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Jackie Morrison (Kate Dickie) is a surveillance camera operator in Glasgow, observing a bleak public housing cluster. When she recognizes Clyde Henderson (Tony Curran), a dark secret is unleashed and she is aghast that he has been freed before his 10 year prison term has expired. Feeling compelled to confront him, despite never wanting to have seen him again, Jackie maneuvers herself into his narrow orbit and undertakes a plan that is meant to put him back behind bars.

Review by Louise Keller:
A brilliantly conceived thriller that keeps us guessing right up to the very end, Red Road intrigues but frustrates by its slow development and often incomprehensible Scottish dialogue. This debut feature for Andrea Arnold that won the 2006 Cannes Grand Jury Prize spends much of its two hour running time in establishing the characters before hitting us with the unexpected and powerful revelations at the film's end. The set up is terrific as we, together with the protagonist, start watching the town's activities through the eye of the security cameras. We may not know what we are looking for, but we are fascinated. The central performances are raw and potent and the final revelation, sensational, although as a whole the film falls short of satisfying.

'S**t happens every day - that's life,' says Tony Curran's Clyde tells Kate Dickie's Jackie. Jackie is a surveillance operator whose eyes are glued to the many screens that delve where no-one expects to be seen. It's somewhat voyeuristic as she watches a man taking his bulldog for a walk, smiles when the fat woman sings as she puts out the rubbish and can't take her eyes off the surreptitious lovers have sex by a secluded building. But soon, we realise that Jackie is looking for something specific, as she pours over tapes and starts to take an interest in a rough, tough red-haired man who works for a 24 hour locksmith. With tight close ups of Jackie's eye as she watches the tapes, Arnold repeatedly accentuates the importance of the process of watching. To our amazement, Jackie leaves her post and follows the man she is watching, and in doing so, puts herself into the picture. We know little about her. She wears a wedding ring but lives alone and has a regular clumsy, unsatisfying sexual encounter with a married man.

There is silence for much of the film as we, like Jackie, are simply watching. As her involvement with Clyde becomes more intense, there's a torrid and explicit sex scene before a revelation. Matching the mood, the setting is bleak and the dense. Arnold's brilliant but flawed film is filled with confusion, emotion, shock value and a final twist that makes the journey remarkable.

Review by Andrew L. Urban:
One of the most talked about films at Cannes 2006 (and the Jury Prize winner), Red Road is indeed worthy of discussion, at least for its tactic of being an excruciating tease, a relentless mystery that unfolds very minimally near the end. Andrea Arnold's debut (she's 45) comes out of the blue - or should that be out of the grey ... of Glasgow's Red Road housing estate. It's not about public housing, much less about Glasgow. It's about grief, revenge, loss - and possibly about some feminist sexual theory, judging by a graphic sex scene that is confronting for some, but also intriguing for its treatment. Sadly, this is no place for a discourse on that subject since it would give away far too much.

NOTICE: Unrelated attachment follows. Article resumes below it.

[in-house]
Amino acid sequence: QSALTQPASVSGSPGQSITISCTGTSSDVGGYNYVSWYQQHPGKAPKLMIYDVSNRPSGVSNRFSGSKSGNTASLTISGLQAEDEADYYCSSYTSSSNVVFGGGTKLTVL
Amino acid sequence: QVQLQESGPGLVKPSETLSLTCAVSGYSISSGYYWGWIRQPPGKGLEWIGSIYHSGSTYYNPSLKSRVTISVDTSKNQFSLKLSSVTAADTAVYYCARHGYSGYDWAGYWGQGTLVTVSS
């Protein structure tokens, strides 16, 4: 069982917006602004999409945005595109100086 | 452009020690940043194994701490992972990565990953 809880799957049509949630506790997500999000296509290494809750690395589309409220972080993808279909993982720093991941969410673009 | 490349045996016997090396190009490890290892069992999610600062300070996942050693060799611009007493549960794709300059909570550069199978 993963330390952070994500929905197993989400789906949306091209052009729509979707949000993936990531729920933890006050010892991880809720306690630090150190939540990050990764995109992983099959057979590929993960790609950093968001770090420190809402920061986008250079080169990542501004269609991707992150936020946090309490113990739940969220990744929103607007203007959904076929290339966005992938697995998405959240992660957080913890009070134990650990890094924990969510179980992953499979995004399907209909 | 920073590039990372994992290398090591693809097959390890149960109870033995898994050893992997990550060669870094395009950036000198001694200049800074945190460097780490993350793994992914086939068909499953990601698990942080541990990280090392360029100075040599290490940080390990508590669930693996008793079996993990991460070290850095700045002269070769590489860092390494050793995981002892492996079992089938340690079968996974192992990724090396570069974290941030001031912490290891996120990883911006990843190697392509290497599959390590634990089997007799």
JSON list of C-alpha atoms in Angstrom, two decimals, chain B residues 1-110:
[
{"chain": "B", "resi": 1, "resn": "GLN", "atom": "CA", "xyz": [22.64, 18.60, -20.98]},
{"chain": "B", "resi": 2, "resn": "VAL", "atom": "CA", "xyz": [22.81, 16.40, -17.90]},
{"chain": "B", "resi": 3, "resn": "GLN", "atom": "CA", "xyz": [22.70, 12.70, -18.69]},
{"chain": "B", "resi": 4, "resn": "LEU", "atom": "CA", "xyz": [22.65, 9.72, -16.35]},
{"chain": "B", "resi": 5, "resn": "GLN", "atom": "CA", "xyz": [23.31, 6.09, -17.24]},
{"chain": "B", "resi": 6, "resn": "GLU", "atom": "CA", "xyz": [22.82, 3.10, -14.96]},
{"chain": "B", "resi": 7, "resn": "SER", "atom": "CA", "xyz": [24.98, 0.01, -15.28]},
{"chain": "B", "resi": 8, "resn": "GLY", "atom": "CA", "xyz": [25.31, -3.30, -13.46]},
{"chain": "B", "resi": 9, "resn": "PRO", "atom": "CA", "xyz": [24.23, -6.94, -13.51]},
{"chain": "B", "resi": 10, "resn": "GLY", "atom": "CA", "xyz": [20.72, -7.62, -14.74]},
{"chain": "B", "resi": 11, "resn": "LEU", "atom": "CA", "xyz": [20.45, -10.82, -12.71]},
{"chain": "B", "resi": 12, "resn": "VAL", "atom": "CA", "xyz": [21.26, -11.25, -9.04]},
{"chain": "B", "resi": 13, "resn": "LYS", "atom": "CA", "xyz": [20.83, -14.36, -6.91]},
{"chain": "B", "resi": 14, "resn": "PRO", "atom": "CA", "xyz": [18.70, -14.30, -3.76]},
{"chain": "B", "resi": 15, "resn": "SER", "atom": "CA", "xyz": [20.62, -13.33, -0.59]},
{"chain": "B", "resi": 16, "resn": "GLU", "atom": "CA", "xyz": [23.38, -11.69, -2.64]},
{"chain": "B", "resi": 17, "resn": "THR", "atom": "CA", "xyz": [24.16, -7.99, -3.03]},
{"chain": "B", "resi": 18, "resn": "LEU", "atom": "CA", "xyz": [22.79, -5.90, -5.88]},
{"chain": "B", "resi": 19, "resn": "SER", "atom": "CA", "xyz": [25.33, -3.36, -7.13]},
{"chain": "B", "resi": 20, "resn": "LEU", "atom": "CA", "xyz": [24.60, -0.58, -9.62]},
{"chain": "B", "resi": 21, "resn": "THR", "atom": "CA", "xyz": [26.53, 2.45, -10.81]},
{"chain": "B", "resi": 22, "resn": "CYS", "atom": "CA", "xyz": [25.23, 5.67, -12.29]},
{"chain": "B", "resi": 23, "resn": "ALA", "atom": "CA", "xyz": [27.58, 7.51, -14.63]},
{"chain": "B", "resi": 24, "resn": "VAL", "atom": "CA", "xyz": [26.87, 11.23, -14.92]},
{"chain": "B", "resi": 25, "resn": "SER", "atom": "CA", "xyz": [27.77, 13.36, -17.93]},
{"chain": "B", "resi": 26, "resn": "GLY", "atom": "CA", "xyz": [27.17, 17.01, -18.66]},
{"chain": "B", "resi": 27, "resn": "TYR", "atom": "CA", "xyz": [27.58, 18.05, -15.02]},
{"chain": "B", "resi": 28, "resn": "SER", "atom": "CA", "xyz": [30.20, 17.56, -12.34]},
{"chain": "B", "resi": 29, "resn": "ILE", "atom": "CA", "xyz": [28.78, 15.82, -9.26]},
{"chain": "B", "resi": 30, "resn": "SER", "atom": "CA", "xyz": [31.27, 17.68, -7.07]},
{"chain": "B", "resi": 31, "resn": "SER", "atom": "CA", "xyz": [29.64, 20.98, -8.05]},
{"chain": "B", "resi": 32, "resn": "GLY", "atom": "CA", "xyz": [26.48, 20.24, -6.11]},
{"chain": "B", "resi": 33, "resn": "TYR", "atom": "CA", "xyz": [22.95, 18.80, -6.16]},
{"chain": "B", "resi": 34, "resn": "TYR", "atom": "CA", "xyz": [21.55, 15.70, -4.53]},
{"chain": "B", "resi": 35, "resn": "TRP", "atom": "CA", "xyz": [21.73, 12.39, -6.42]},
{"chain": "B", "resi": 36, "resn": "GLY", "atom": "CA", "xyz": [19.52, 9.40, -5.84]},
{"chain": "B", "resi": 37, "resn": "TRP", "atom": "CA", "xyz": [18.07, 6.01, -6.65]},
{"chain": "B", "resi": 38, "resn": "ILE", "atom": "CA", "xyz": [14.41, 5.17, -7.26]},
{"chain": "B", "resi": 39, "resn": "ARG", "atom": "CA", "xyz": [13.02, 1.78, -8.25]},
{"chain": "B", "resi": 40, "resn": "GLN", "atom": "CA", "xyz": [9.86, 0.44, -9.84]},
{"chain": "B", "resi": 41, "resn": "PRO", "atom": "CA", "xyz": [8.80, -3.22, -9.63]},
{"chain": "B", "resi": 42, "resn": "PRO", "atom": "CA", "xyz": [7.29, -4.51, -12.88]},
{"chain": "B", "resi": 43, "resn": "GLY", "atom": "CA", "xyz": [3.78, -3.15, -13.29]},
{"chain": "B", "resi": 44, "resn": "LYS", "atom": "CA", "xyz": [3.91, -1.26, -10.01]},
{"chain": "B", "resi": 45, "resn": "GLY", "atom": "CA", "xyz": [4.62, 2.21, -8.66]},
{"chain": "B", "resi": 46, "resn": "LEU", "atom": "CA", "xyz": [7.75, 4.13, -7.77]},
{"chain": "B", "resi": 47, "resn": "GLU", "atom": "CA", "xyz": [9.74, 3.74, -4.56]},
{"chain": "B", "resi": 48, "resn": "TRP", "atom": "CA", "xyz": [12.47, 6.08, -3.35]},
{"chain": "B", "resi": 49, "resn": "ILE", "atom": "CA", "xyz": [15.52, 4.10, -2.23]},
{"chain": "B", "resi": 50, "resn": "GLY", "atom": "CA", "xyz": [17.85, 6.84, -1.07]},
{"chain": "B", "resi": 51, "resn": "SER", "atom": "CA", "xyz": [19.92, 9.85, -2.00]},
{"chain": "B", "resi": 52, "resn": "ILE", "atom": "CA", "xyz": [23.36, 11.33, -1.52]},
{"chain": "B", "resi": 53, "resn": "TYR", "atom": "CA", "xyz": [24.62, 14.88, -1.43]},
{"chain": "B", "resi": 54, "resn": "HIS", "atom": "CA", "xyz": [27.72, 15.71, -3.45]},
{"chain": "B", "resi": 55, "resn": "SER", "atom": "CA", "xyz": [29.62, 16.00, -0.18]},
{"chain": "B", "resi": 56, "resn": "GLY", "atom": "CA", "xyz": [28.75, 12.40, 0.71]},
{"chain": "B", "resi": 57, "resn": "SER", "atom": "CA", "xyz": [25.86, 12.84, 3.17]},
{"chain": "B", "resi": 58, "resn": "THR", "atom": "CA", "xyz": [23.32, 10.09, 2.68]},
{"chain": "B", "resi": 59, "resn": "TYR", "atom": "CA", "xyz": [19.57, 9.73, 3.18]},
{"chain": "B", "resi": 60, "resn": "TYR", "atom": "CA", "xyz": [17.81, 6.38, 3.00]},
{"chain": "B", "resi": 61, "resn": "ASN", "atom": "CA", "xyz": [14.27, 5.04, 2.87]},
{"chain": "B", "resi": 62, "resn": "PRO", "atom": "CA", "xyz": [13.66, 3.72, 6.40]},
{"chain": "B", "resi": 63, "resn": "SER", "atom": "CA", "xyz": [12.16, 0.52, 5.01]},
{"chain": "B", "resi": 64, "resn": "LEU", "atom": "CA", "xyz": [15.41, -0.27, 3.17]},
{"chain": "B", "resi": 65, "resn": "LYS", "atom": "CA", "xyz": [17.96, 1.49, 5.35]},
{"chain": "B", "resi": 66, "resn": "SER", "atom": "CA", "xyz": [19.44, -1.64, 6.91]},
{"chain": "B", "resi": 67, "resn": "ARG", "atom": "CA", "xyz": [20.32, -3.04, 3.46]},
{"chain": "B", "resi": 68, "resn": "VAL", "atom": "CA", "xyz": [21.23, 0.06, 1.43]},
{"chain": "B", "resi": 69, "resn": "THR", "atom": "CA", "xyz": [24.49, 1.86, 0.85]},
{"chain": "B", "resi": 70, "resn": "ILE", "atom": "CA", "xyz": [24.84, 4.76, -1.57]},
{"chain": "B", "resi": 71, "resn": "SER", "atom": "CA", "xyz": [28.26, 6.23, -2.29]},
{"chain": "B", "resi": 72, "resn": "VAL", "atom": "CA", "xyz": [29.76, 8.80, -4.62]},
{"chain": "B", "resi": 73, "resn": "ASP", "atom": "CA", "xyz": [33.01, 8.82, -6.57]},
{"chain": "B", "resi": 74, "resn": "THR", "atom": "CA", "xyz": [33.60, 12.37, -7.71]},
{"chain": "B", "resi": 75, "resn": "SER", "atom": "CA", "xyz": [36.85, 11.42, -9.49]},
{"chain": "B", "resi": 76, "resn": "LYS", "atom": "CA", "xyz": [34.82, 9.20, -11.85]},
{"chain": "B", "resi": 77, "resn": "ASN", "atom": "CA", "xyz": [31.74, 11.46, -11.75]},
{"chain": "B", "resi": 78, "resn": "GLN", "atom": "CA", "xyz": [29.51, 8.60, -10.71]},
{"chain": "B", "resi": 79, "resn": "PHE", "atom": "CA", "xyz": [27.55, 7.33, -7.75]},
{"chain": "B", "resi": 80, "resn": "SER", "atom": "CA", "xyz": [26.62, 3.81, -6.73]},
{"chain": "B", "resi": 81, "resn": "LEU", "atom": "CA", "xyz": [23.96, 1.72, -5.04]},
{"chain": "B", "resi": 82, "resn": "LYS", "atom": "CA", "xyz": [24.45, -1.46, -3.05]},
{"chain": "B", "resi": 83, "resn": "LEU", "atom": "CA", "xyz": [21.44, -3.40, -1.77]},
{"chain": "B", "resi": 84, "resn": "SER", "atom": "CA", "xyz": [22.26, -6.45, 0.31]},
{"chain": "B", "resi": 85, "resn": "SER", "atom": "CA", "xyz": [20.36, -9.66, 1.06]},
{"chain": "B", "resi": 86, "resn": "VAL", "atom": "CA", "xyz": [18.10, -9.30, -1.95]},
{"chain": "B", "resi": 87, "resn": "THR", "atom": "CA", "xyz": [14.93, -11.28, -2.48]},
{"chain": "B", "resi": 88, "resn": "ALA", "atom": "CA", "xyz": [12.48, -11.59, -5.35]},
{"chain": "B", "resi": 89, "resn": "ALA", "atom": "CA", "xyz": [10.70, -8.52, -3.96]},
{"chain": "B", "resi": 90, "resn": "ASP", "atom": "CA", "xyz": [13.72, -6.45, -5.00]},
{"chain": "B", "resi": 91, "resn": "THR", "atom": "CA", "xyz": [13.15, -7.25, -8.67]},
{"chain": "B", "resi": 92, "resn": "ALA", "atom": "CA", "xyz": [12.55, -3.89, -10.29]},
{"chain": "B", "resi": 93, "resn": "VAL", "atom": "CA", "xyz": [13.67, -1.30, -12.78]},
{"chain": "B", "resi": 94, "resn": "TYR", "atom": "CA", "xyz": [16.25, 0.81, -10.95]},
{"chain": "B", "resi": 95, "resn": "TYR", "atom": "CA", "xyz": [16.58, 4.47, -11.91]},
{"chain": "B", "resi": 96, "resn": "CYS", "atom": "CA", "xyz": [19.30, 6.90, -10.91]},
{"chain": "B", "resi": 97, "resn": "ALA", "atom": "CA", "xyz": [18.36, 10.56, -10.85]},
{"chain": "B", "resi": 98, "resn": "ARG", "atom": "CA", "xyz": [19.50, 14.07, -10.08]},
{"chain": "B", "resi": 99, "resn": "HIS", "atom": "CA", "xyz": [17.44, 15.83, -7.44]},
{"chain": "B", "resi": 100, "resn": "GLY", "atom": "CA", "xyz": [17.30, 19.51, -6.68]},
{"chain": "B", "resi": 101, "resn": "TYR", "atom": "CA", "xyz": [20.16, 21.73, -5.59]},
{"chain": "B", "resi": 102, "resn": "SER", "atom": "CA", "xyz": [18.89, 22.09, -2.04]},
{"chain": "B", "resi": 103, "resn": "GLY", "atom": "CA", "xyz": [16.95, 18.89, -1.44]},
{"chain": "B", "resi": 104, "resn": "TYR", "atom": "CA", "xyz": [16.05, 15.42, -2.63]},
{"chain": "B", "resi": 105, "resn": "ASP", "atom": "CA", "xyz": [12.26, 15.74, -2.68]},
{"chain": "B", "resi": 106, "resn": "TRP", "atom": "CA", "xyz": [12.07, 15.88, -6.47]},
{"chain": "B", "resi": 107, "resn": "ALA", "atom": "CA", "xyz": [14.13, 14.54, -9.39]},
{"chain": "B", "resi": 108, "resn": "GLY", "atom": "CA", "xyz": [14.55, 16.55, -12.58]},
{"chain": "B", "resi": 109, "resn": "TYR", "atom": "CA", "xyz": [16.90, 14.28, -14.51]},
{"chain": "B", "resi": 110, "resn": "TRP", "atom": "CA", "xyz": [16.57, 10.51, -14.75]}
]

My reservations and my admiration are roughly in equal proportion; I dislike the inordinately drawn out first act, which gives nothing away, not even character, never mind story. I am suspicious of such overt manipulation of the audience, especially when the pay-off doesn't justify it. There is a loss of tension that starts to dilute the film's drama. I also dislike the way the fundamental elements of the story are revealed. In line with the hyper-naturalistic production, heavy Glaswegian accents mean that dialogue is often lost. It may or may not matter, but it's frustrating. The Dogma-ish production is not surprising, since the lead characters have been developed by Dogma's Advance Party initiative; these characters will appear in two more low budget debut features.

I do like the premise and the rigorous discipline of shooting the surveillance cameras without enhanced imagery. The raw truth of these low-grade watchdog cameras offer us more thought provoking elements than the film's central theme, which is a tad derivative. I also like the gritty realism of the film's portrayal of Glasgow. This is no travelogue.

Kate Dickie as Jackie is directed to keep her emotions pretty much under wraps, except for a couple of key scenes, and the result is a muted emotional journey, especially considering the inflammatory nature of the secret trigger for it all.

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(UK/Denmark, 2006)

CAST: Kate Dickie, Tony Curran, Martin Compston, Nathalie Press, Andrew Armour

PRODUCER: Carrie Comeford

DIRECTOR: Andrew Arnold

SCRIPT: Andrea Arnold, Anders Thomas Jensen, Lone Scherfig


EDITOR: Nicolas Chaudeurge


RUNNING TIME: 113 minutes


AUSTRALIAN RELEASE: October 11, 2007

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